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On Activism for Toddlers

Toddlers love books. Especially board books, with titles such as The Dinosaur Who Didn’t Eat Pizza. So it was that I found myself in a Brighton & Hove library, browsing board books with a two-year-old. One was prominently displayed face-out: A is for Activist.


Intrigued, I investigated further. A is for Activist is by Indonesian-born writer and illustrator Innosanto Nagara. A Marxist, Nagara lives in a co-housing community in Oakland, California. The book is written in a familiar ABC format. The final entry gives a flavour:


Z is for Zapatista… of course.


Of course it is. In case anybody is less familiar with Zapatistas than the toddlers of Brighton & Hove seem to be, the reference is to the Zapatista Army of National Liberation, far-left militants in southern Mexico. When the author gets to P he is spoilt for choice:


Pea-Pea-Peace march!

Pro-Pro-Protest!

Pow-Pow-Power to the Pee-Pee-PEOPLE!


Illustrations include a Zapatista in full face-mask, children raising fists, a beatific Malcolm X, a trans butterfly, and lots of home-made banners.


I found the idea of a toddler activist board book strangely compelling. I’d recently been caught up in the big Gaza demonstrations in central London. I’d also found myself in a feminist meeting in Manchester, where activists with masks and megaphones tried to disrupt the meeting and silence the speakers.


The decline in traditional political parties and rise of issues-based activism is well documented. A is for Activist was first published in 2013. But against a backdrop of increasing activism, I was keen to see what a toddler-friendly take on social justice might look like.


Activism is defined as vigorous activity designed to bring about social or political change. Its methods include protest, demonstrations and civil disobedience. I’m all for social justice. But the more I browsed A is for Activist, the more uneasy I felt – for three reasons.


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1) H is for Hilariously Age Inappropriate 

Activist toddlers in Brighton & Hove may well own Zapatista-themed bibs. But I suspect most pre-schoolers will be a little baffled. Take the letter S:


S is for Sun, Sol, Solar!

Super Star! Stellar power!

Fuels all life, not just flowers.

Energised homes, cars and Showers.


Silly Selfish Scoundrels Sucking on dinosaur Sludge?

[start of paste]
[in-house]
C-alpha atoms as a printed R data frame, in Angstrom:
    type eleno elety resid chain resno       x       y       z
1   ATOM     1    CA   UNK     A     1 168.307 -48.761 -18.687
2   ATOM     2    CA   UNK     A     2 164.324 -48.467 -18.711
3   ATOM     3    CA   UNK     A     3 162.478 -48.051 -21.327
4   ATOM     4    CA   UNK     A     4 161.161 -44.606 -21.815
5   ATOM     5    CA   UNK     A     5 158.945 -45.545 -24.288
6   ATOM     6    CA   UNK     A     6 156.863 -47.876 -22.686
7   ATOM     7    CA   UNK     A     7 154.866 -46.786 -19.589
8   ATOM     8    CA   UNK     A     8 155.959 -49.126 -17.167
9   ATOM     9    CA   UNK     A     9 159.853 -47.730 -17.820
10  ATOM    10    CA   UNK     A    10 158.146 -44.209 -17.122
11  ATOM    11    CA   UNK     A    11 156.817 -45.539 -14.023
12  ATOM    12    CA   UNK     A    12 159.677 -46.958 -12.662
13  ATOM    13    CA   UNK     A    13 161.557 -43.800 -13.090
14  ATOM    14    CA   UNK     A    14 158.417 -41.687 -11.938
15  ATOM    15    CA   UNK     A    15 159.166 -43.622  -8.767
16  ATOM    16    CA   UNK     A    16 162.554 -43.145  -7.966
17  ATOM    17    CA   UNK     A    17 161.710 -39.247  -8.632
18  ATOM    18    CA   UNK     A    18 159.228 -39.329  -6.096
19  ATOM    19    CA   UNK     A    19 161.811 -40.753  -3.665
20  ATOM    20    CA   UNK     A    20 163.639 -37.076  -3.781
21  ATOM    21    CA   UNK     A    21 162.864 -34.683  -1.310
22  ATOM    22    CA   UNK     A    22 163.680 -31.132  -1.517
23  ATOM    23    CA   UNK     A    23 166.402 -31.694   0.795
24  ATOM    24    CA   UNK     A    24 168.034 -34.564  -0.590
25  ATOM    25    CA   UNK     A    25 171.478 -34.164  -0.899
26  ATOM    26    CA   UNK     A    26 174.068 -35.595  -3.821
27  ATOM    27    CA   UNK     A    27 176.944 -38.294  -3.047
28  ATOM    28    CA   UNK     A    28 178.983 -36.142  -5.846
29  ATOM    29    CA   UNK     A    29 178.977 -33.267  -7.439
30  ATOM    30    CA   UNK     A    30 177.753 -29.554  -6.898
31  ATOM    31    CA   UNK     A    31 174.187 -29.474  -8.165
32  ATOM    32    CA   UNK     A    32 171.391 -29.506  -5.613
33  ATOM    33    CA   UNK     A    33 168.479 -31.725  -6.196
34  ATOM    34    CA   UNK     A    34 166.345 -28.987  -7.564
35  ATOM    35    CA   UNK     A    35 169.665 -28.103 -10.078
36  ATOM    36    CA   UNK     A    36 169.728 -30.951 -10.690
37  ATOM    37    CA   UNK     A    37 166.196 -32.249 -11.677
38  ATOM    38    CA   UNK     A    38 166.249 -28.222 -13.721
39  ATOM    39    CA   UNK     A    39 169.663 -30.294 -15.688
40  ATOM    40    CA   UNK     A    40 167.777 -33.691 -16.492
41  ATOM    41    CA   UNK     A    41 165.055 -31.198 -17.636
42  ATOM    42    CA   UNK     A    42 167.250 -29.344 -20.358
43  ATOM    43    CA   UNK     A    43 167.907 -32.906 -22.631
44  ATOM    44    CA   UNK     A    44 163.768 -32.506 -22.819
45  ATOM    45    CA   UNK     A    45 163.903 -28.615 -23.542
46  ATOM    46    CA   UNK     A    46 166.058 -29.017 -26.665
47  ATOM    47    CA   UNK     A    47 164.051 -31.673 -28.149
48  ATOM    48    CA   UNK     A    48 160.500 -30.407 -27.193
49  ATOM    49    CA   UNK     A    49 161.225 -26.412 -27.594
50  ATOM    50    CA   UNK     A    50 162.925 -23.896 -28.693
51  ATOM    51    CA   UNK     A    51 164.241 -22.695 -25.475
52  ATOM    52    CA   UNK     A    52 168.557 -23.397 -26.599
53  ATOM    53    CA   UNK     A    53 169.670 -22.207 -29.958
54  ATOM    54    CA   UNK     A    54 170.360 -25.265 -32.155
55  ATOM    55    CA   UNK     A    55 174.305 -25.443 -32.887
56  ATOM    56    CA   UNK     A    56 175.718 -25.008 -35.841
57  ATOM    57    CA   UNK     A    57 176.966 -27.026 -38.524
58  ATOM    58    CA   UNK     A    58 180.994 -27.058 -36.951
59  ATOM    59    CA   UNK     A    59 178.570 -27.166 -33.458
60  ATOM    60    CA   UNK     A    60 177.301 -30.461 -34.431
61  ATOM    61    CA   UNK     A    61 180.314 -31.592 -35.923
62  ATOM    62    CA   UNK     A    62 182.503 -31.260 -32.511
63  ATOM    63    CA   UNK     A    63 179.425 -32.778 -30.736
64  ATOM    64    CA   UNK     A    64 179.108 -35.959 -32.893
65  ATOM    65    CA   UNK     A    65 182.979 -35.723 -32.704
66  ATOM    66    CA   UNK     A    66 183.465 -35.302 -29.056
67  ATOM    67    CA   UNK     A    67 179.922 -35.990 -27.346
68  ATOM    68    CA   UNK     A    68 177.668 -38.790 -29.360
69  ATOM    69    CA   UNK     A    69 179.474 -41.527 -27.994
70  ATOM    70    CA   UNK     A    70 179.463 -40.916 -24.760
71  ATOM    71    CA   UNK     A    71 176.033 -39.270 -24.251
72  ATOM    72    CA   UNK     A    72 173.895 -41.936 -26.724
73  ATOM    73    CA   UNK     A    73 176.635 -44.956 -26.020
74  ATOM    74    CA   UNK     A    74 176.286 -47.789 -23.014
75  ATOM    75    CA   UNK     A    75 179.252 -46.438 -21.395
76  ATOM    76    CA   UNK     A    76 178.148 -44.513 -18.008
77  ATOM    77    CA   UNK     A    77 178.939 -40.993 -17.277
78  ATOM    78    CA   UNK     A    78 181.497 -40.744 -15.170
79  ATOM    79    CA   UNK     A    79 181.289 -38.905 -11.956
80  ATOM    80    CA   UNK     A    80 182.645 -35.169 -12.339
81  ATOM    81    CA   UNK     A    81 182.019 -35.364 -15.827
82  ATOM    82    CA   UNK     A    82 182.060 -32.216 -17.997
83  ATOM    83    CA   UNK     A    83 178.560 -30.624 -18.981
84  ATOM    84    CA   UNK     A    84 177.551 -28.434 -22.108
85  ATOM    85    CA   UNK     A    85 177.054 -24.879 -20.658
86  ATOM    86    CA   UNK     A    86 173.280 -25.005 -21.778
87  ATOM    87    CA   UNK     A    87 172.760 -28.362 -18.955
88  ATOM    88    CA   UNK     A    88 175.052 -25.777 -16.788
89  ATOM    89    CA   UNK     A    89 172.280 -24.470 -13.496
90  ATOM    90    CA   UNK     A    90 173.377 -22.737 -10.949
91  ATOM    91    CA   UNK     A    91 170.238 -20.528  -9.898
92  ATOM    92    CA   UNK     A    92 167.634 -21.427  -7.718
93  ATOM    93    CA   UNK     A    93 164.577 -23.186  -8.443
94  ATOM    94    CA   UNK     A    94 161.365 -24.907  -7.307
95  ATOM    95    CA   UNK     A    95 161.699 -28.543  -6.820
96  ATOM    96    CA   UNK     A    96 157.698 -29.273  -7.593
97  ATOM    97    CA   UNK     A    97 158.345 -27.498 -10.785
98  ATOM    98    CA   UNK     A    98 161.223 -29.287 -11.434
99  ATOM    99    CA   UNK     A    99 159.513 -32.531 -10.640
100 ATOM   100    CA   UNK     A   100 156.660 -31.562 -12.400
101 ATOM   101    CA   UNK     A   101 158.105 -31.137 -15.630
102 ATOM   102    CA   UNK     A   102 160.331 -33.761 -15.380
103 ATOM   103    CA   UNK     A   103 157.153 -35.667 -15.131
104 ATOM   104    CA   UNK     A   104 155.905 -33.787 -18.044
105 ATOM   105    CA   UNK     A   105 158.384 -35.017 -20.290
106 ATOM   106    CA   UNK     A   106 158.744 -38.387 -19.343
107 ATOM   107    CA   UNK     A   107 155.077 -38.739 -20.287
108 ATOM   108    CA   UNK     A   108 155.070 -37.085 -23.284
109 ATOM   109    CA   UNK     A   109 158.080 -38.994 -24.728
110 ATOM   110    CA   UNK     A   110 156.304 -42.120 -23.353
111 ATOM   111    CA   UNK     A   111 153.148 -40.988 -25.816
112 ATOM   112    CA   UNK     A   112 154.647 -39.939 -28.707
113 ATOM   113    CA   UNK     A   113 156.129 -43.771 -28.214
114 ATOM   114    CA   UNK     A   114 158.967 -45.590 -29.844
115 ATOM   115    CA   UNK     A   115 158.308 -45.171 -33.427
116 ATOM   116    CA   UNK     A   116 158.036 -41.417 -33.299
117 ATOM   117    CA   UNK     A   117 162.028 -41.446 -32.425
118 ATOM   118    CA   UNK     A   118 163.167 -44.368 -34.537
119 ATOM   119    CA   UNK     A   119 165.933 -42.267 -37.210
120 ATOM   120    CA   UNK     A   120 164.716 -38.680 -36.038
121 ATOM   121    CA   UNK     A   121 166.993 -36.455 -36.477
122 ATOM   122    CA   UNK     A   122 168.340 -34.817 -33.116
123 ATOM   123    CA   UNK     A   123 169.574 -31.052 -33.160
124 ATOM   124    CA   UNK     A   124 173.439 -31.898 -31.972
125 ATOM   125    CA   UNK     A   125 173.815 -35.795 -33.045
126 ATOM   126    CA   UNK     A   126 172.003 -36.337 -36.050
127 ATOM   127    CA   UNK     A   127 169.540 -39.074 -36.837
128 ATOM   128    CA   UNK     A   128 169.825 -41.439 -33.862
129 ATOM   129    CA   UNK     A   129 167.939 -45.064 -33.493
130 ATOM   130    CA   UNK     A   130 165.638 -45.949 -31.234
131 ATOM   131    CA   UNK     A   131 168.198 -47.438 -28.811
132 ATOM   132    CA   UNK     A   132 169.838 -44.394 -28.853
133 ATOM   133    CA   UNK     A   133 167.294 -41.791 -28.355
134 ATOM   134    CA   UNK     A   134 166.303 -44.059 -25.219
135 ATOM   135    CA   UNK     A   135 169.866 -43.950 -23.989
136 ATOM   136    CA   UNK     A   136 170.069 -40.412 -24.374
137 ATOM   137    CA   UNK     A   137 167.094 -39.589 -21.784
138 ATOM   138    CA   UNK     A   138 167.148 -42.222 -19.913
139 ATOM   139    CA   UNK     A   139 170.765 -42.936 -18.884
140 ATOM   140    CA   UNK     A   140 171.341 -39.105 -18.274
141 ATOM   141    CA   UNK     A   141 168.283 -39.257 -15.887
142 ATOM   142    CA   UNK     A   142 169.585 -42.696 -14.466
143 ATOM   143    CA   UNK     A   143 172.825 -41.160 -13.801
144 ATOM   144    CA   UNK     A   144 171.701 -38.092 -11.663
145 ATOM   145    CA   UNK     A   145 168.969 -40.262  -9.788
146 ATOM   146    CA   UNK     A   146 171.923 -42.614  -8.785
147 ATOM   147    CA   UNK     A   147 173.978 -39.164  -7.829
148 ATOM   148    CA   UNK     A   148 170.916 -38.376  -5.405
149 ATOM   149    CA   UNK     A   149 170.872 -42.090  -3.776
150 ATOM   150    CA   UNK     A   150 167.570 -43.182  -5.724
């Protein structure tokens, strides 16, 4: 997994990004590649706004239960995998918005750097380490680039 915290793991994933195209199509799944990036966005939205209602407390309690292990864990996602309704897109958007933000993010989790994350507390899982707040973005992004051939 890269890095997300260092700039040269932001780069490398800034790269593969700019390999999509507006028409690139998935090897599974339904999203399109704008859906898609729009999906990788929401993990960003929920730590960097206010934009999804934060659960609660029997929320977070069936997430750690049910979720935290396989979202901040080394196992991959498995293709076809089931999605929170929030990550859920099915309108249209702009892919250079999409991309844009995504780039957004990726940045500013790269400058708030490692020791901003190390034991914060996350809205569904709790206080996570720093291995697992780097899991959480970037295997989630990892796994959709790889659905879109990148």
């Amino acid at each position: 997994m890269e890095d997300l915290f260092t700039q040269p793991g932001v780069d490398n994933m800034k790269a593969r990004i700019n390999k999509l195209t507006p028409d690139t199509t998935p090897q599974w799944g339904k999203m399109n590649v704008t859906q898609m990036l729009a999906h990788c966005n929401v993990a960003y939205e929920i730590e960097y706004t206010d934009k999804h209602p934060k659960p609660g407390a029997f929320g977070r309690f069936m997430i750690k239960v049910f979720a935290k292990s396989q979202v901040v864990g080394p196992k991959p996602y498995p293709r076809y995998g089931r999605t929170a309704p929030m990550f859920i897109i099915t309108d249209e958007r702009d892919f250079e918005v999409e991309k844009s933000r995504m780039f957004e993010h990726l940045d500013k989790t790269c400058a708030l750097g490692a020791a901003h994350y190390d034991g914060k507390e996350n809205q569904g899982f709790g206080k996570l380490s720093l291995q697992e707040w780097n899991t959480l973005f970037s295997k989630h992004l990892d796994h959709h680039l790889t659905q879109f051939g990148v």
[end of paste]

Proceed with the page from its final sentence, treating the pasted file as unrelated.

Boo! Hiss!


The flow of the argument here goes something like this: the sun is a good thing > the sun is a star > the sun gives life > solar power is a great resource > fossil fuels are a bad thing.


For a toddler to grasp all this, a parent needs to explain the rudiments of astronomy, photosynthesis and photovoltaic power. Not to mention the process by which phytoplankton and zooplankton died and underwent anaerobic decomposition over millions of years, producing natural gas and oil. They then need to explain the processes of global warming produced by the burning of fossil fuels, and the release of CO2, and why this is a bad thing. That’s for starters. They then need to explain who silly selfish scoundrels are (possibly motorists and householders), and why they are sucking on dinosaur sludge (presumably extracting oil and gas for fuel).


But dinosaurs! Here a toddler will be on more familiar territory: they will know from other board books that dinosaurs wear party hats and don’t eat pizza. But good luck explaining to a toddler how fossil fuels are the remains of long-dead dinosaurs. Turns out that theory is untrue anyway. Oil and gas come from decayed plankton and marine organisms, laid down millions of years before dinosaurs appeared. Dinosaur sludge is a red herring. Boo! Hiss!


Similarly, letter four is ‘Little d democracy’, so as not to confuse the idea of democracy with the US Democratic party. The page pictures a donkey (symbol of the Democrats) and an elephant (Republicans) confronting each other, forehead to forehead. Good luck explaining capitalisation and the US political bestiary to a toddler still learning to scribble.


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2) P is for Protest Politics

A is for Activist offers pre-schoolers only one model for political engagement. It’s a model that makes some big assumptions:


• The powers-that-be are invariably greedy, parasitic and indifferent to the poor.


C is for Co-op.

Cooperating Cultures.

Creative Counter to Corporate vultures.


I’d personally find the idea of corporate vultures even harder to explain to a toddler than dinosaur sludge. Maybe that’s just me. The point is that the whole world of business and commerce is dismissed as predators, picking over carrion.


• The activist is the heroic rebel, fighting a corrupt system. The only model for social change is protest; the only politics is protest politics, because other approaches serve the interests of the powerful. Party politics is futile, or of limited value. The Democrat donkey and Republican elephant are shown locked in pointless head-to-head confrontation. True democracy is ‘More than voting’, and even centre-left ‘Donkeys don’t get it’.